Give it a rest

My name is Graham and I am a runner. It has been 5 days since my last run, which was 9 days after the last run. In the last 3 weeks I have run 4 times in total but in the 4 weeks before that I didn’t run once, so in the last 7 weeks I have run a total of 4 times. I think I’m now sufficiently rested from the Autumn 100 in mid-October, when I got my second 100 mile buckle. 

I guess I’d better get back out running now. Well, tomorrow….

The thing is, I have some ambitions for next year and know that the sooner I get back out running consistently the sooner I’ll rebuild my fitness, be better prepared for my 2017 races, and be able to enjoy long runs on the trails again. I’m also painfully aware from the few runs I’ve done in recent weeks that I have lost a lot of fitness and it’s going to take a while to get to my desired level. I’m okay with that though.

A while ago, while I was training for my first 100 miler,the South Downs Way 100 in 2015, I listened to Greg McMillan interviewed on the excellent Trail Runner Nation podcast. The podcast episode was titled “Give it a rest” and is well worth a listen. Essentially, McMillan argues that taking a break from running and having an off-season provides the opportunity to recharge, relax, and get ready for the next extended training and racing period. Oh, and putting a few pounds on by eating and drinking too much is okay. I like this, perhaps because I’ve been indulging my sweet tooth fairly regularly over the last few weeks.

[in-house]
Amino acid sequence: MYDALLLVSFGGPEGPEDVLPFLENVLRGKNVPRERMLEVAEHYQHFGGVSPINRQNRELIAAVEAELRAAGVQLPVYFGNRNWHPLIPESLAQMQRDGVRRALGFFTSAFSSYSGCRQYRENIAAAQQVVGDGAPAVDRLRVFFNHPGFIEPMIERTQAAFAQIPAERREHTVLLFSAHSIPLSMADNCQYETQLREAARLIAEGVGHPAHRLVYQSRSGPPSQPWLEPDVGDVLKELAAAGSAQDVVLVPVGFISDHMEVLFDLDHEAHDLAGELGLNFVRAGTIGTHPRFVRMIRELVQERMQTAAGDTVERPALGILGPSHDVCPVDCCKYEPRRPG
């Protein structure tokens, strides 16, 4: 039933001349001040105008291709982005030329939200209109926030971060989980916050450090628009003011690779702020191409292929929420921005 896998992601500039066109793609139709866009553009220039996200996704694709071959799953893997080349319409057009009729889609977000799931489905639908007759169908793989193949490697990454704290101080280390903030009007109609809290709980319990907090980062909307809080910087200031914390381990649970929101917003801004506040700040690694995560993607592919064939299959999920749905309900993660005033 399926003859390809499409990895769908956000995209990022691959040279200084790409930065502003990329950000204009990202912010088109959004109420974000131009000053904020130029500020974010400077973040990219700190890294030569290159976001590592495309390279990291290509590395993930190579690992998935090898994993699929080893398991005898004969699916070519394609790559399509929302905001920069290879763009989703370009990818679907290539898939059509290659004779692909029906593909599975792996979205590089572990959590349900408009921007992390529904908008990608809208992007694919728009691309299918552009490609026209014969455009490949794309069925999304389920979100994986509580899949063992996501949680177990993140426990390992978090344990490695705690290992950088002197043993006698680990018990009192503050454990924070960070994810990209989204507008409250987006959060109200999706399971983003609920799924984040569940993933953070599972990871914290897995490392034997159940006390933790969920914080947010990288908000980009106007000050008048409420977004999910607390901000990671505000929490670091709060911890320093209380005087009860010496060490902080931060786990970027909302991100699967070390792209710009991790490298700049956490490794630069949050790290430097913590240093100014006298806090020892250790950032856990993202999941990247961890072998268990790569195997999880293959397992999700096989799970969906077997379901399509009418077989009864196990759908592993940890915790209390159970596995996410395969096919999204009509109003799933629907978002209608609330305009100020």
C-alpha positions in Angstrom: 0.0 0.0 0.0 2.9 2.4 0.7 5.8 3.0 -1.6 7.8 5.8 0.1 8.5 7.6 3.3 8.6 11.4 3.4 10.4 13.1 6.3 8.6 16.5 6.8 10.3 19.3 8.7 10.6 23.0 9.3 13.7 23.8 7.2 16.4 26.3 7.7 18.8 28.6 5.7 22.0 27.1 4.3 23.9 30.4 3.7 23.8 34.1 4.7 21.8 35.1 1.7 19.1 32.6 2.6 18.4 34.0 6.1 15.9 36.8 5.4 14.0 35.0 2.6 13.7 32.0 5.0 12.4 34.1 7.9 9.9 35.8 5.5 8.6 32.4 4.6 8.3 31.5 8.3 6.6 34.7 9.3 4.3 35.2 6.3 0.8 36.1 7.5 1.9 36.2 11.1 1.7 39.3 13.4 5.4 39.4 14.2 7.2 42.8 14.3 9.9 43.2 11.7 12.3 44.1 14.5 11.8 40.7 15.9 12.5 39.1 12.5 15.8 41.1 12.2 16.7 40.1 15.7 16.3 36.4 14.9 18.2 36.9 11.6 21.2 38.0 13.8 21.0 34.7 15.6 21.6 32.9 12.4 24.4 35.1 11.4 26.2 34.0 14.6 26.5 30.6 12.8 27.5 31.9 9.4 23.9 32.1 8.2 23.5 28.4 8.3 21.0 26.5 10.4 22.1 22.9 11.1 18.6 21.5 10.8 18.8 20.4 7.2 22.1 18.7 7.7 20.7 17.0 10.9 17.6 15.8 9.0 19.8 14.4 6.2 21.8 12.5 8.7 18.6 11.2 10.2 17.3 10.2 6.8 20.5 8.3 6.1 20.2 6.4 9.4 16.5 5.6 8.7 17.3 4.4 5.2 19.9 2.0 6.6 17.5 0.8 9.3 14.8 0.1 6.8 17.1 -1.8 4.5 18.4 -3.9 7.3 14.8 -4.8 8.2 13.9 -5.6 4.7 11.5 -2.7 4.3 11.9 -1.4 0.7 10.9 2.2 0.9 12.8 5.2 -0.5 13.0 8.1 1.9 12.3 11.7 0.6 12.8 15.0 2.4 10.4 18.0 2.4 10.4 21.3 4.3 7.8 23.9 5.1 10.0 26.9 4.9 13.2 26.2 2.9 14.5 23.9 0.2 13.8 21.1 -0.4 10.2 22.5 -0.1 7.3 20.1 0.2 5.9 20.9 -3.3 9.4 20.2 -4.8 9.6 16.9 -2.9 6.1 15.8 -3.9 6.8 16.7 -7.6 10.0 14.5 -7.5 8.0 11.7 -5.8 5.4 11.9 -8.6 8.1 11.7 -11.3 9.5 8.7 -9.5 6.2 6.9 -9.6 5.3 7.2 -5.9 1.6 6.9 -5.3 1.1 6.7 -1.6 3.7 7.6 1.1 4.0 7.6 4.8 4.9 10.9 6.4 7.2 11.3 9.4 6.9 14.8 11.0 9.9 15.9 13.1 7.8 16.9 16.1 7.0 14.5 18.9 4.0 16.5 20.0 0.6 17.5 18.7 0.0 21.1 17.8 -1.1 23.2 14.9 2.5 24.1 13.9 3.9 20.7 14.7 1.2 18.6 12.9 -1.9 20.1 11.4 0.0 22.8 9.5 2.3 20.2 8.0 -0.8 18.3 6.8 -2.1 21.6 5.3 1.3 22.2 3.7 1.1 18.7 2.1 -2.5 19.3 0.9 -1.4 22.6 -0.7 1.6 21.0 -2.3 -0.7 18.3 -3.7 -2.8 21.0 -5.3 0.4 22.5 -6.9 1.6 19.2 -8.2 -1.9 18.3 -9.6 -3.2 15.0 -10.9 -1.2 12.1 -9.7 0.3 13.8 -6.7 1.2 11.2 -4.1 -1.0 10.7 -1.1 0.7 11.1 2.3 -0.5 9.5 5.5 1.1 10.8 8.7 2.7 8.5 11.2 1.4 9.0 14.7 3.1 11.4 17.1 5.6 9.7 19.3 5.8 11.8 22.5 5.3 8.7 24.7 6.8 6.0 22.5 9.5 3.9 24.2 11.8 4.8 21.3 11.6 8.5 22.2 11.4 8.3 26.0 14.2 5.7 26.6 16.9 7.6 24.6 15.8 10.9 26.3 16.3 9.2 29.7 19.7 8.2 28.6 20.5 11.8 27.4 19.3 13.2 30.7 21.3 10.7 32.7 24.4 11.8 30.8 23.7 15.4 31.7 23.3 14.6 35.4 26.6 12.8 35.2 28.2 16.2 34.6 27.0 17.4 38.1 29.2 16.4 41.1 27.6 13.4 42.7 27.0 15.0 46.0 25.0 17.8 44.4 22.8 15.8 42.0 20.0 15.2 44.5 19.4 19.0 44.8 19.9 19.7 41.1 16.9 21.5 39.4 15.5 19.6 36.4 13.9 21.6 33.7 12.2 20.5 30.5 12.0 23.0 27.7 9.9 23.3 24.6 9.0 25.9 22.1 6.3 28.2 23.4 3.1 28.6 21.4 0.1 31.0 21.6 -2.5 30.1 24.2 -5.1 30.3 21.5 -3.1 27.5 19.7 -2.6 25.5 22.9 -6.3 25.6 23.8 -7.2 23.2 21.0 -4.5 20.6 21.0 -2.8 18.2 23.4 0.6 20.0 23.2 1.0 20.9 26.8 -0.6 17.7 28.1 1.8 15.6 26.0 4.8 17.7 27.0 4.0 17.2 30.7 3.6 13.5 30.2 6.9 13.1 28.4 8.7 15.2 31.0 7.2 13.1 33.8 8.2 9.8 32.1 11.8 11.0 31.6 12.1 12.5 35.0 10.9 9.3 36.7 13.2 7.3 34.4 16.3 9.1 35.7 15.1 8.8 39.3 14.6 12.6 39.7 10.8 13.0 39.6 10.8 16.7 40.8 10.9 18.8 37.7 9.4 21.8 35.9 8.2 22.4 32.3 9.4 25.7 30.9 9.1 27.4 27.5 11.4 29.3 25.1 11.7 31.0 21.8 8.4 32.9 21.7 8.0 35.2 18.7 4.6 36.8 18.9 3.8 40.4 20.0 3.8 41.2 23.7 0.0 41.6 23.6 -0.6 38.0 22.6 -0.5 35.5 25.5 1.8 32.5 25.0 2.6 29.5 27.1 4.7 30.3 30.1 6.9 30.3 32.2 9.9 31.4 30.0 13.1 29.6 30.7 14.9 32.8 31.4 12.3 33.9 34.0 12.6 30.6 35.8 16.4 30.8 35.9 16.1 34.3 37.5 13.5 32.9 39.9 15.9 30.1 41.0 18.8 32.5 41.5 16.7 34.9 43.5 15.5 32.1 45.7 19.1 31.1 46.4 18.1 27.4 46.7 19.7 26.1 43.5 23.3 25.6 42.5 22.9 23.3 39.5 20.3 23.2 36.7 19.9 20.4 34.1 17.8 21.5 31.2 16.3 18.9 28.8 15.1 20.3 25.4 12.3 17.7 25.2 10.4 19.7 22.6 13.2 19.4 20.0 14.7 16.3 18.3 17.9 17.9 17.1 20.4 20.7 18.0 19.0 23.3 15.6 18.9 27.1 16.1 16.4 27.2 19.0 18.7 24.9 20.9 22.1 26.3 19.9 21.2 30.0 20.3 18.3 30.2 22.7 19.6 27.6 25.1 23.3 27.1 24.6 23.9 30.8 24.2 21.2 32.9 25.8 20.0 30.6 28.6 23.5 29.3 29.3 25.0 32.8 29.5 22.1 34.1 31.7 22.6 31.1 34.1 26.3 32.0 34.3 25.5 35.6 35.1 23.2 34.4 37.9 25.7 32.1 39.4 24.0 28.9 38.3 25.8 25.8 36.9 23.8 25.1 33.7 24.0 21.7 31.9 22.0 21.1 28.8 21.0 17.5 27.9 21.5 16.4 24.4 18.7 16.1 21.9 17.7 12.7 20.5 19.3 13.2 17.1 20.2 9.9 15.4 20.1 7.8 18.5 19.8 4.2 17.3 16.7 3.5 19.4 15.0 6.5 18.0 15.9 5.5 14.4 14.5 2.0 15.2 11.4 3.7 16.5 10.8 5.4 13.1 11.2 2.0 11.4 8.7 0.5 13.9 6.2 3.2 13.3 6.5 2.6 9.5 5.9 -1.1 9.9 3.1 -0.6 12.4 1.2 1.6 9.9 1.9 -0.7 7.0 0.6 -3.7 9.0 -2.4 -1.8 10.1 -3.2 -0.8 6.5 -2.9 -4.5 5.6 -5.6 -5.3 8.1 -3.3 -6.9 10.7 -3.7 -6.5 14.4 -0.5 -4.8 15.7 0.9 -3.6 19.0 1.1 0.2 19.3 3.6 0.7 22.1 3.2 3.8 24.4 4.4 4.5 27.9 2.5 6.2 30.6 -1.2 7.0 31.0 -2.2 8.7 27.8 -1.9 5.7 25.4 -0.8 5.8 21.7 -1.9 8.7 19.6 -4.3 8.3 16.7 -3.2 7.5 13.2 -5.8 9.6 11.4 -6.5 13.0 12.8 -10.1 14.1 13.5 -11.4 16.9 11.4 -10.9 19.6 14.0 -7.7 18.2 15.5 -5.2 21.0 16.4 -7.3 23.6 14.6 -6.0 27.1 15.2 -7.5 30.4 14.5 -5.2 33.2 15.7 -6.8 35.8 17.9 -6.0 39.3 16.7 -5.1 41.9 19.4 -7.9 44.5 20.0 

After a difficult middle third of 2016 training and injury wise, I decided before I stepped onto the start line at the Autumn 100 that I’d be taking 4 weeks completely off from running to allow my body and mind time to recover, even if I felt I was ready to resume running earlier. This gave me time with my wife and son on weekday evenings and weekend mornings that I don’t have when training for months on end and it was lovely to just chill out. 

My return to running at the end of this break lasted a week before the pressure of a very heavy workload from my job and the resultant late finishes and general mental exhaustion led to a lack of motivation and/or energy to get out and run. I knew that running would help me at a time when I was struggling with work problems and deadlines which led to some boys of anxiety. I let my work get on top of me and slipped into a bad place mentally. However, a sense of perspective returned this week and I’ve been calmer and more positive, as I generally am (or at least I think so). I am not my job and I won’t let it define me or stop me achieving my running goals and affect my health. 

Enough is enough, so this week I’m getting back out there and starting to rebuild my base fitness. It won’t be fast – especially as I’m returning to heart rate based training which served me so well a few years ago – and I know I’ll struggle initially but I’m taking a patient approach as I rebuild for 2017.  I’ve yet to decide upon my race and running plans for next year but I’m determined to have a more enjoyable year of running than this year’s frustrating, injury interrupted one (despite the PBs). I’ll be back and I’ll be smiling. Onwards, without the sweets and chocolate overdosing this time!

[Photo credit: Sinon Welch]